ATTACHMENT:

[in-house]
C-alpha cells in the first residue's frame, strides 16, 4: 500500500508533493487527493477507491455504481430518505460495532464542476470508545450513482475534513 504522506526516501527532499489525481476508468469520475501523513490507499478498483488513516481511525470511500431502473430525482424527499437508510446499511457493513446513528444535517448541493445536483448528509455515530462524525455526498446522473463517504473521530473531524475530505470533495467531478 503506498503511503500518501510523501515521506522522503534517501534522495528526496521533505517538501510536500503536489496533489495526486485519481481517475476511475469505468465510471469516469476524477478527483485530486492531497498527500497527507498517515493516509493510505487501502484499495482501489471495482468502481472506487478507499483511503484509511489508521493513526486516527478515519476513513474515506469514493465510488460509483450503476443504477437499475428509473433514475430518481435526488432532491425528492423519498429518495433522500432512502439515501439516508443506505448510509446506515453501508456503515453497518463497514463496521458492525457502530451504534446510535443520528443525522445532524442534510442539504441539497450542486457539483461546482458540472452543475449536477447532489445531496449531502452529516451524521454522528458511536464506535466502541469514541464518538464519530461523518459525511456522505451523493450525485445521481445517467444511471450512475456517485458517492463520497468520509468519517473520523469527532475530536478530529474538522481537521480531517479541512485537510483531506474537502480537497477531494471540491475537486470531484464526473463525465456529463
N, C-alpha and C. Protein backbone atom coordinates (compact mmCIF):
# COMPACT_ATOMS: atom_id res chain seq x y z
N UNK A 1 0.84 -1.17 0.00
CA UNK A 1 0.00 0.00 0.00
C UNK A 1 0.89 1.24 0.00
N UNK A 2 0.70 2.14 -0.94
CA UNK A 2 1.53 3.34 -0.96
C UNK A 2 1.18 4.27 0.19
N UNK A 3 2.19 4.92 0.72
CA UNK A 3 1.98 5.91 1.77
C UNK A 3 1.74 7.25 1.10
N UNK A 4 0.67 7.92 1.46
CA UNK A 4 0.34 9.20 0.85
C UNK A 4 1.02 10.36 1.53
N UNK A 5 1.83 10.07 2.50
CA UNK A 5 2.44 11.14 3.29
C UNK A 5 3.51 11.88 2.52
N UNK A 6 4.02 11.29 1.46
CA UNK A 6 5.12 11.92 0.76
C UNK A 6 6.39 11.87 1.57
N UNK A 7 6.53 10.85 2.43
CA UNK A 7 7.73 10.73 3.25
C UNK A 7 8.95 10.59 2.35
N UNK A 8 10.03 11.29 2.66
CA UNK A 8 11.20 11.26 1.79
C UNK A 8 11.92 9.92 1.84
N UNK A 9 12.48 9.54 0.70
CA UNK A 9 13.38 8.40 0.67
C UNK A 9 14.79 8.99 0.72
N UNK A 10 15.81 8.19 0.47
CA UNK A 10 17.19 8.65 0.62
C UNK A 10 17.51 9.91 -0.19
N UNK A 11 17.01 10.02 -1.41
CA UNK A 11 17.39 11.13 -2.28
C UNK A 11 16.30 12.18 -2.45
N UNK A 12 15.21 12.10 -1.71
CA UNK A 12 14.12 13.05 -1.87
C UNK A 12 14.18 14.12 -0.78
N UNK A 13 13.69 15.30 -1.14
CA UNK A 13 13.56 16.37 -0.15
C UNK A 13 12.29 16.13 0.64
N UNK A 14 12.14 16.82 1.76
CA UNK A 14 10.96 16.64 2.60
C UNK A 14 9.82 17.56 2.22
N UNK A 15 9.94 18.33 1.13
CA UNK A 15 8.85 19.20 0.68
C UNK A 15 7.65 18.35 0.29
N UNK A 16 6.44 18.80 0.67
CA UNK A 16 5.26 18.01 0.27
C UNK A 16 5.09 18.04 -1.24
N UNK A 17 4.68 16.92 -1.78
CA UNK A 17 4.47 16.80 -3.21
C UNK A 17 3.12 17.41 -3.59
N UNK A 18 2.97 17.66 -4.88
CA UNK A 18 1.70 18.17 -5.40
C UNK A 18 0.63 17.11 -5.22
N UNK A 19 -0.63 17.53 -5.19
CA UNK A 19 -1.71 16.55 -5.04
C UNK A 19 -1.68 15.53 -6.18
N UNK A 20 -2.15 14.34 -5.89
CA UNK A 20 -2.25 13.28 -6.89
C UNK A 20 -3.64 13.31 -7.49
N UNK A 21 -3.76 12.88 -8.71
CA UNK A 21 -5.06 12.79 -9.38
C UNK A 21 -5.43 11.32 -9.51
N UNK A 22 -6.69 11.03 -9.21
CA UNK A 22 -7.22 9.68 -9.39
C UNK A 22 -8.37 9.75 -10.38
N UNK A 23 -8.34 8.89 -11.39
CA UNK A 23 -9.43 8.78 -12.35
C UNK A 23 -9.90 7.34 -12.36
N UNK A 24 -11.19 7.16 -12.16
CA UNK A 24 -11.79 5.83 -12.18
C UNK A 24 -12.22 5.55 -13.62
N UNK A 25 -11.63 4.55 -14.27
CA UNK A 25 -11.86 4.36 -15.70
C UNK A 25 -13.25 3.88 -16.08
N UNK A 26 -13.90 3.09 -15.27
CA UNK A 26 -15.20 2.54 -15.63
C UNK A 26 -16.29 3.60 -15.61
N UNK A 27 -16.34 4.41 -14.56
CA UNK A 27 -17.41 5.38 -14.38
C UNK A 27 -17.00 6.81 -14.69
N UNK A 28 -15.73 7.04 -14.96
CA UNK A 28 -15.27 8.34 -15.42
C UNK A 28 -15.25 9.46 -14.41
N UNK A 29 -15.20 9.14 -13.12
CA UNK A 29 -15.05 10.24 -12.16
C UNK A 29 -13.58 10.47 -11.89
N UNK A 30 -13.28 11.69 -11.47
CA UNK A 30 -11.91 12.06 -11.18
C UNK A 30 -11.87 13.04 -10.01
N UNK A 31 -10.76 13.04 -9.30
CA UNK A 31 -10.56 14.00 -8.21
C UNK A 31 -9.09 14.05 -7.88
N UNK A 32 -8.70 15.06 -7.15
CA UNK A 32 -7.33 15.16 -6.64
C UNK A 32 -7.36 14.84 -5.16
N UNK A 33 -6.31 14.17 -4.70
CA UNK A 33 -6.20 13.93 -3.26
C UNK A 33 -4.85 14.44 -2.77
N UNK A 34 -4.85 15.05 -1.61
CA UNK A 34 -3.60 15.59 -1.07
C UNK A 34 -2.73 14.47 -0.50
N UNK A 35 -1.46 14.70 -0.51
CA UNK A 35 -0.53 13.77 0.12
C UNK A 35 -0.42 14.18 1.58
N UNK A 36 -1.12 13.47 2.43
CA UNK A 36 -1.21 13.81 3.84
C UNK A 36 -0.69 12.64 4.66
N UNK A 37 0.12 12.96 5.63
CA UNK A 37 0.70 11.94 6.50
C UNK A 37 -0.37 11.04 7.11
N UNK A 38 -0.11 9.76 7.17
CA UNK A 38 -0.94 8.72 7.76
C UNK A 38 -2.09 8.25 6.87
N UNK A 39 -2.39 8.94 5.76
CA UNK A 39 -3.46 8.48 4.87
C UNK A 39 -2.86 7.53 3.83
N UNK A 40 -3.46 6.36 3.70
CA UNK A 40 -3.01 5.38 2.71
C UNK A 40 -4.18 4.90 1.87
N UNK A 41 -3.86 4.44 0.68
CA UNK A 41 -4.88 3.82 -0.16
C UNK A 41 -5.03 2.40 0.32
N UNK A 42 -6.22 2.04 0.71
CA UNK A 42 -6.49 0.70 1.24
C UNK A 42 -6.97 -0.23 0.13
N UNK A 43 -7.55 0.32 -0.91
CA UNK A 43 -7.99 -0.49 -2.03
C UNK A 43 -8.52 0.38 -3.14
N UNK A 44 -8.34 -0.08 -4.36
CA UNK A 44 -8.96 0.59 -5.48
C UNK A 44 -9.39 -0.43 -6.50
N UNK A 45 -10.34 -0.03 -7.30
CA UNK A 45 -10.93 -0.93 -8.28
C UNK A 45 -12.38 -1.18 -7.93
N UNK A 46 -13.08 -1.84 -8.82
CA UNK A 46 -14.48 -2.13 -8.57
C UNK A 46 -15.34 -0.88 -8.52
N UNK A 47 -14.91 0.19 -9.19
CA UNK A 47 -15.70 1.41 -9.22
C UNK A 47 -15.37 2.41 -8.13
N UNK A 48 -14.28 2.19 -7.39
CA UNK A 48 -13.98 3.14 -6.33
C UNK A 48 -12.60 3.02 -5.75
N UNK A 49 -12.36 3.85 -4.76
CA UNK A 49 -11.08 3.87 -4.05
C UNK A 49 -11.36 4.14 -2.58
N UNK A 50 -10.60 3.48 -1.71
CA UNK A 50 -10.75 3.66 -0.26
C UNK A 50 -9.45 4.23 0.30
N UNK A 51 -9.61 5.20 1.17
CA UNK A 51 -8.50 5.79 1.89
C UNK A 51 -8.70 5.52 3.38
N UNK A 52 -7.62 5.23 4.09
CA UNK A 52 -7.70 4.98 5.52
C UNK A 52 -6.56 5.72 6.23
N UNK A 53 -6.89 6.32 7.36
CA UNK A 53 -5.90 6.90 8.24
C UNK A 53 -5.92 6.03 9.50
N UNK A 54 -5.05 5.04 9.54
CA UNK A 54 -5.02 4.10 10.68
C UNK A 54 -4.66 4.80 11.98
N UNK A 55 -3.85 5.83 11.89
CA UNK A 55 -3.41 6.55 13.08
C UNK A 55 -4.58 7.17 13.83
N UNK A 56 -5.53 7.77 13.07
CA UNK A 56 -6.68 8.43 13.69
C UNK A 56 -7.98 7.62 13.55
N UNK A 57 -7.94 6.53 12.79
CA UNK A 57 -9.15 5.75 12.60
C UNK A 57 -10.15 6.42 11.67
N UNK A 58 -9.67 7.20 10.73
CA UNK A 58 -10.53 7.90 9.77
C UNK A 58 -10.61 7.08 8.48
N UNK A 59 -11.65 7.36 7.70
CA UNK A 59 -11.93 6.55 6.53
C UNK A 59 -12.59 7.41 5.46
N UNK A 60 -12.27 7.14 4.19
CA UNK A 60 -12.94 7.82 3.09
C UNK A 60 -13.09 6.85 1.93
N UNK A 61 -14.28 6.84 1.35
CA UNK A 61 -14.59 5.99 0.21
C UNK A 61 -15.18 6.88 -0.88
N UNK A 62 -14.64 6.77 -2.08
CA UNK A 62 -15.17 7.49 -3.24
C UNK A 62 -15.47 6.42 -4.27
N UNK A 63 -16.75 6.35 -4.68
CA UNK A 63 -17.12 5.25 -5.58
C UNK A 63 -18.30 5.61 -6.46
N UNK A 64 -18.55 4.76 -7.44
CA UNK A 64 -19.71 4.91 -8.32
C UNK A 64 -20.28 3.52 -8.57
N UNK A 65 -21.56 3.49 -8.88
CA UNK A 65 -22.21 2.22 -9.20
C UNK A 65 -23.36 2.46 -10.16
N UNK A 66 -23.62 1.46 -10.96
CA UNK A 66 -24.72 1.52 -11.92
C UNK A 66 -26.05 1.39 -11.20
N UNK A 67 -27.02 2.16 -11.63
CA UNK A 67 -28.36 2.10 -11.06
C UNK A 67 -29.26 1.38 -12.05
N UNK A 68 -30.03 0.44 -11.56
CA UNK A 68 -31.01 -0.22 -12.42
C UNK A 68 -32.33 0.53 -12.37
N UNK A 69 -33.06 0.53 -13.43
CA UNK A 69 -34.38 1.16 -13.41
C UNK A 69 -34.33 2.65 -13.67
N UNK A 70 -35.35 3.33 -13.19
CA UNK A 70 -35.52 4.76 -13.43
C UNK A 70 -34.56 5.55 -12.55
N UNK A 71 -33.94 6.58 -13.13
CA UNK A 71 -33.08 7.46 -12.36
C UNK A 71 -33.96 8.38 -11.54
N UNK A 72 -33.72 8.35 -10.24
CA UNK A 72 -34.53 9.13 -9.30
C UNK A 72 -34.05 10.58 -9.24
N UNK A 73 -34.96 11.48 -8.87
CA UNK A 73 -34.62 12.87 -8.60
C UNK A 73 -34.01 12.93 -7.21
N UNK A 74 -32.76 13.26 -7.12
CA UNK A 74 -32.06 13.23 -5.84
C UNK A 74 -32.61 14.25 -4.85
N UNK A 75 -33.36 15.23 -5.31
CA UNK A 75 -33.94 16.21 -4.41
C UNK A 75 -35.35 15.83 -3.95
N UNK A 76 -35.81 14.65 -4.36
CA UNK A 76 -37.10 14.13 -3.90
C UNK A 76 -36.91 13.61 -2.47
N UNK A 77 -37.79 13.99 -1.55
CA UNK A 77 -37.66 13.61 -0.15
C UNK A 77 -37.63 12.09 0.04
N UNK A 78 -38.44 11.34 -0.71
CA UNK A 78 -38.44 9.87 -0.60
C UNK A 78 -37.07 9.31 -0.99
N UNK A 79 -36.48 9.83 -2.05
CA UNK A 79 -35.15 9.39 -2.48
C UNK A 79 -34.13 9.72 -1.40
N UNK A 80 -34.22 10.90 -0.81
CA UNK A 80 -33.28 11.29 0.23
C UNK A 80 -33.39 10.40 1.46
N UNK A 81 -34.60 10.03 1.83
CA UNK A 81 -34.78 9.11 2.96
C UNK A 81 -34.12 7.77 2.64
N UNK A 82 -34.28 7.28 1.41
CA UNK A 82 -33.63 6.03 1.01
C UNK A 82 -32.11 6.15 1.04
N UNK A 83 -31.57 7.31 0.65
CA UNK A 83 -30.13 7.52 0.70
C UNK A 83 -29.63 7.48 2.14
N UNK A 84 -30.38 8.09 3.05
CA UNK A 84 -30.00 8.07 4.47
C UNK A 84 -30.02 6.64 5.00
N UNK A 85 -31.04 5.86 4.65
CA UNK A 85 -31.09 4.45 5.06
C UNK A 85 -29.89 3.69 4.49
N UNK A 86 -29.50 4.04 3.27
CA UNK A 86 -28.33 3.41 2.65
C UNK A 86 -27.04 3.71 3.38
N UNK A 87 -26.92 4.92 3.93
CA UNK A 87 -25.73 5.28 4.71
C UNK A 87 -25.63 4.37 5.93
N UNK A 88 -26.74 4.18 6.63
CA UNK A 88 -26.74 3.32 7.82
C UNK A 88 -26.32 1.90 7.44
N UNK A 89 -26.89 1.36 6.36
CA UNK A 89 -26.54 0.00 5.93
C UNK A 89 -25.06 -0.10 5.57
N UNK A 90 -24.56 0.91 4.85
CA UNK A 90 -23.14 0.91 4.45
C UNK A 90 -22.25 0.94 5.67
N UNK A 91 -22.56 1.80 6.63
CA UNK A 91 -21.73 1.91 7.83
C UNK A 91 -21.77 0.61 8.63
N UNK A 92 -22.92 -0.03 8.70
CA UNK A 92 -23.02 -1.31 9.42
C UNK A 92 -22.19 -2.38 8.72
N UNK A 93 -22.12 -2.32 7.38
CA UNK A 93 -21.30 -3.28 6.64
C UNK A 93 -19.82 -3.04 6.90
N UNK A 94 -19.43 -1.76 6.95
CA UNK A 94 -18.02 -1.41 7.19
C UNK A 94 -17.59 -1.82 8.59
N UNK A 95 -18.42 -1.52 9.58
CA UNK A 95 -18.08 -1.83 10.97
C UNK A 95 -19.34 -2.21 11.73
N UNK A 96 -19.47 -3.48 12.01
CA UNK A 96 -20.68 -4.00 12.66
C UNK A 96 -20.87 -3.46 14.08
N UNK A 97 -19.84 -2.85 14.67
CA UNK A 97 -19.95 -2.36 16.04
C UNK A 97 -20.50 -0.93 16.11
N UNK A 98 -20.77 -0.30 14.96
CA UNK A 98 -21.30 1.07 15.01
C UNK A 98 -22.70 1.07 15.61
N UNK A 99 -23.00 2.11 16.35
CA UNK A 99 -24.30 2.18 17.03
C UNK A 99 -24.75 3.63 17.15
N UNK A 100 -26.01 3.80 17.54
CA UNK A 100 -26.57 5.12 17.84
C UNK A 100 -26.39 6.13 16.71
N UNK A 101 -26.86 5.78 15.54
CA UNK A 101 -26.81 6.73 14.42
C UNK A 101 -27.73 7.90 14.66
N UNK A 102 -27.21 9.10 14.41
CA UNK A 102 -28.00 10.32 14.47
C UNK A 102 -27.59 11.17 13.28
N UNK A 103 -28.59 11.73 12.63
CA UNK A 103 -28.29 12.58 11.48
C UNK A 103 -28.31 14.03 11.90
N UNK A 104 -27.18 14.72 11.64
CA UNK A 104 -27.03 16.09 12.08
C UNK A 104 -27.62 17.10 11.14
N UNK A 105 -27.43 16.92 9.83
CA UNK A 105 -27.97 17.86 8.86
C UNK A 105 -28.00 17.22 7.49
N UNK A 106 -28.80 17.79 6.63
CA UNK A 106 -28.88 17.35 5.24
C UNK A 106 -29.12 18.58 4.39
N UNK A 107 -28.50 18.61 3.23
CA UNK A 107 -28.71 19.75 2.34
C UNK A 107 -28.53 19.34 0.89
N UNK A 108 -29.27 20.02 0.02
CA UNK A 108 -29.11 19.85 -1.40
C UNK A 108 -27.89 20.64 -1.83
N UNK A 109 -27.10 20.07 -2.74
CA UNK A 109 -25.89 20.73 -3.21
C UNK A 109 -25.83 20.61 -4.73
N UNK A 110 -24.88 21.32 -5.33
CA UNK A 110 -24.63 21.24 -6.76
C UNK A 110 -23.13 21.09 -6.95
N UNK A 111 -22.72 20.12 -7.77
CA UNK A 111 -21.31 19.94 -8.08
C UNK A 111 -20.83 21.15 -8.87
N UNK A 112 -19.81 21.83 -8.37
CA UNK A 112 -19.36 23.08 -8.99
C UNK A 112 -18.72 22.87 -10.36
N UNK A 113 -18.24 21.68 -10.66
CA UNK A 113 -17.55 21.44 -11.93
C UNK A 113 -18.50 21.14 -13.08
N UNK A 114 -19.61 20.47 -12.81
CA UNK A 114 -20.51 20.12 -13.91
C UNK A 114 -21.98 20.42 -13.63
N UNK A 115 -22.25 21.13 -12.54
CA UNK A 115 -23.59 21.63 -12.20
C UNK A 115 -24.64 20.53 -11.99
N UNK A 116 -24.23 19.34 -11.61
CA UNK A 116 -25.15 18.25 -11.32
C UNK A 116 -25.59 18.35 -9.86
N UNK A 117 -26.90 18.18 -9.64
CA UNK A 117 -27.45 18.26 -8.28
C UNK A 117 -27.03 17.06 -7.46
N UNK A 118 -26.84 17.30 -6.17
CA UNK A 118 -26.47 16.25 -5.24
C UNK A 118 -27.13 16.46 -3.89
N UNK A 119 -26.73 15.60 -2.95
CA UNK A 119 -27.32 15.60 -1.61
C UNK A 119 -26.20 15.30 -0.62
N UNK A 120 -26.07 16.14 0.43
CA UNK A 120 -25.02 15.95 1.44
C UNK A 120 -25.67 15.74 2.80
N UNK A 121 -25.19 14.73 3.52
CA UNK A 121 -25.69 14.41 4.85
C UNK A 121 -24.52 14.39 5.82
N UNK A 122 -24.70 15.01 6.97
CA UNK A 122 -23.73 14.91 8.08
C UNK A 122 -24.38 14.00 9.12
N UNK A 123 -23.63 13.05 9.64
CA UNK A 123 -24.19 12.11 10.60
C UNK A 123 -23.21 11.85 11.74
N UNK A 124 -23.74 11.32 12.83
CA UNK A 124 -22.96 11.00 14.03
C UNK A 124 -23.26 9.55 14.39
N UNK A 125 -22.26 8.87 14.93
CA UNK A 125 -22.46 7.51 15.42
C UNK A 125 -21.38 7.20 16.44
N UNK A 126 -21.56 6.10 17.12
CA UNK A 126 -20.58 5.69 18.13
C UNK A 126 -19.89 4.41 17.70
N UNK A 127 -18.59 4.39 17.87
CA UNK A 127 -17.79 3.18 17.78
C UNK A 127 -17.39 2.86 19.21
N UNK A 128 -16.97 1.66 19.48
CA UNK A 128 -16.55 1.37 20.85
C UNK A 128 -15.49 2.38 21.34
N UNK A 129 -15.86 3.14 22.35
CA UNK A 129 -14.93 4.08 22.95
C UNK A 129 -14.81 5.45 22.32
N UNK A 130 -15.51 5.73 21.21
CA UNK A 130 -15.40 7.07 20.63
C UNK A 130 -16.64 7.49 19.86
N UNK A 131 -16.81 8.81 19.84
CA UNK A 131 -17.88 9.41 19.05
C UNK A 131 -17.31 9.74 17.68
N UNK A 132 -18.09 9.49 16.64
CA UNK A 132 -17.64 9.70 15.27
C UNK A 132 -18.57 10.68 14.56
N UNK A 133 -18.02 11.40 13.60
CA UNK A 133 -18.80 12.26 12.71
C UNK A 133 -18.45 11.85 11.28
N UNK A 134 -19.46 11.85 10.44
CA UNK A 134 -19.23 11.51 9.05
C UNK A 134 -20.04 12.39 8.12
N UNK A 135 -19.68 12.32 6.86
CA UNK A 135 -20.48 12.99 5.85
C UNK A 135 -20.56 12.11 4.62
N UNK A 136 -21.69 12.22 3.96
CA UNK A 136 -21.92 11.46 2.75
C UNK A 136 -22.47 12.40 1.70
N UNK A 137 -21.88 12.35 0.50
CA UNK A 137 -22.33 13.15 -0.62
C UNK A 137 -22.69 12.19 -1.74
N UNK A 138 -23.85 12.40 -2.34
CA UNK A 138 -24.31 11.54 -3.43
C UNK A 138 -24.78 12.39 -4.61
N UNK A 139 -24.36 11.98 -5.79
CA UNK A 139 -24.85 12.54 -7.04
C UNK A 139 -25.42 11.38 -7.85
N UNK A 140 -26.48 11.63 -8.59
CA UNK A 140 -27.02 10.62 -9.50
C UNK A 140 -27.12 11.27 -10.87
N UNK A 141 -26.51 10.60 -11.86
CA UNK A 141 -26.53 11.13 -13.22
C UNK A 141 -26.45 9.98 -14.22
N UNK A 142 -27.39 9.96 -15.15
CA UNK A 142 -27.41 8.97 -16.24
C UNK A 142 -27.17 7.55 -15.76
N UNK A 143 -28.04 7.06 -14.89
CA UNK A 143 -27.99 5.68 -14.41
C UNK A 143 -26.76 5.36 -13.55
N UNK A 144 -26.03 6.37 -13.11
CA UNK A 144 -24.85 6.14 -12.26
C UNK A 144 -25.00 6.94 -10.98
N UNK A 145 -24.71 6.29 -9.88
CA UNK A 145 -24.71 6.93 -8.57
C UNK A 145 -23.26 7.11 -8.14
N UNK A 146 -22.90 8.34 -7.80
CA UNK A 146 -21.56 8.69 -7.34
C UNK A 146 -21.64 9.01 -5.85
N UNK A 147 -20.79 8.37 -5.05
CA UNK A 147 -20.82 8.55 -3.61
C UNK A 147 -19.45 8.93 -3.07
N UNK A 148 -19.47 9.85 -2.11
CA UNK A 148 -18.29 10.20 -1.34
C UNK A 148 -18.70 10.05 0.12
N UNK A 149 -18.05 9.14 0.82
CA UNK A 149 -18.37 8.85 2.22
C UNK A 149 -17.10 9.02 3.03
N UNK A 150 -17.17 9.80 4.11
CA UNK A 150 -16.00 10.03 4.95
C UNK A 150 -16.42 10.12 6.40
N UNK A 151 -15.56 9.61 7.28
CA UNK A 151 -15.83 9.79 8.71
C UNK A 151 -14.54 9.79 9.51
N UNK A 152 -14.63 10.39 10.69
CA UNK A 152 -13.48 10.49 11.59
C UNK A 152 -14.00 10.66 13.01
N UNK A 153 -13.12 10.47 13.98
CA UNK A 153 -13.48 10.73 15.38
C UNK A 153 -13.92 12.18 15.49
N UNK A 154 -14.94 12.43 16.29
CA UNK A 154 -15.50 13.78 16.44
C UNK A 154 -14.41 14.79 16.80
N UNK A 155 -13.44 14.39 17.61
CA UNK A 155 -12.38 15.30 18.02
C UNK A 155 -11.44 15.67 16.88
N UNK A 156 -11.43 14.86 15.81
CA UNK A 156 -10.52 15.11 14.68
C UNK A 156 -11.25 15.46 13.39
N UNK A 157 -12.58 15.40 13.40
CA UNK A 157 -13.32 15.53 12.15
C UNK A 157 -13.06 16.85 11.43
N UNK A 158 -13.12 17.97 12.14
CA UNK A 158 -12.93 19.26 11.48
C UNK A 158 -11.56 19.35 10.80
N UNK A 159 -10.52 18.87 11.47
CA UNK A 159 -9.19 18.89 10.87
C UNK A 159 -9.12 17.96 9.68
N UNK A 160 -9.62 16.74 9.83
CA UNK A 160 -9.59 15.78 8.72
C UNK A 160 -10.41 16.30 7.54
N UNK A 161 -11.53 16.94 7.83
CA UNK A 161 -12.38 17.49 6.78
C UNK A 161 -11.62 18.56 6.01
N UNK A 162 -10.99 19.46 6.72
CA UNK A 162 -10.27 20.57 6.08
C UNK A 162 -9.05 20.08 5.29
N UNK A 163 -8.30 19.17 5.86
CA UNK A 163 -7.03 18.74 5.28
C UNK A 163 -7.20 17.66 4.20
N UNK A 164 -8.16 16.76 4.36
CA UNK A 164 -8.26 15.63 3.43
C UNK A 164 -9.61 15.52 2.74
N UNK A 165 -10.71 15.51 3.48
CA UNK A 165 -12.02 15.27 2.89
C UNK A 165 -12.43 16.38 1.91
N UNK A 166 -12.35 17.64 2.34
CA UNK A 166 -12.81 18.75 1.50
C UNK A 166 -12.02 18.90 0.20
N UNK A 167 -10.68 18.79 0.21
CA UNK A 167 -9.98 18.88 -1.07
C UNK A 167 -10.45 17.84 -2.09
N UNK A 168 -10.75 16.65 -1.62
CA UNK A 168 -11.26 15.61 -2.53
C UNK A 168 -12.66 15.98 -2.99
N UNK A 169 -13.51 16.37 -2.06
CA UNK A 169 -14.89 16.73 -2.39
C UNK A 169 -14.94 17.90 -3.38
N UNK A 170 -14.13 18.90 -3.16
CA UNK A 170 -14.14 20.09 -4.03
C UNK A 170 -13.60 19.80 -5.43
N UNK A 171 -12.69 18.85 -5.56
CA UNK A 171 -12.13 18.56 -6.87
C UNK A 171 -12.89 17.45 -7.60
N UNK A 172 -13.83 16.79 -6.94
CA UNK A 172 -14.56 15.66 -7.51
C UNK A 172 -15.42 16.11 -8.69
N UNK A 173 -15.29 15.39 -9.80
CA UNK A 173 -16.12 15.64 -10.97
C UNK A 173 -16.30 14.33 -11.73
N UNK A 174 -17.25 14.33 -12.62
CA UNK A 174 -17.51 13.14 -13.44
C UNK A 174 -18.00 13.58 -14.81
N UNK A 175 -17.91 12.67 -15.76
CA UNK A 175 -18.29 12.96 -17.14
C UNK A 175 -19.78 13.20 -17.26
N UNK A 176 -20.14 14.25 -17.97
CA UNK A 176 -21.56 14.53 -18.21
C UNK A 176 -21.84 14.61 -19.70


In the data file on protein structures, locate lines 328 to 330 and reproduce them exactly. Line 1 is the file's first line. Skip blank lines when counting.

C UNK A 108 -27.89 20.64 -1.83
N UNK A 109 -27.10 20.07 -2.74
CA UNK A 109 -25.89 20.73 -3.21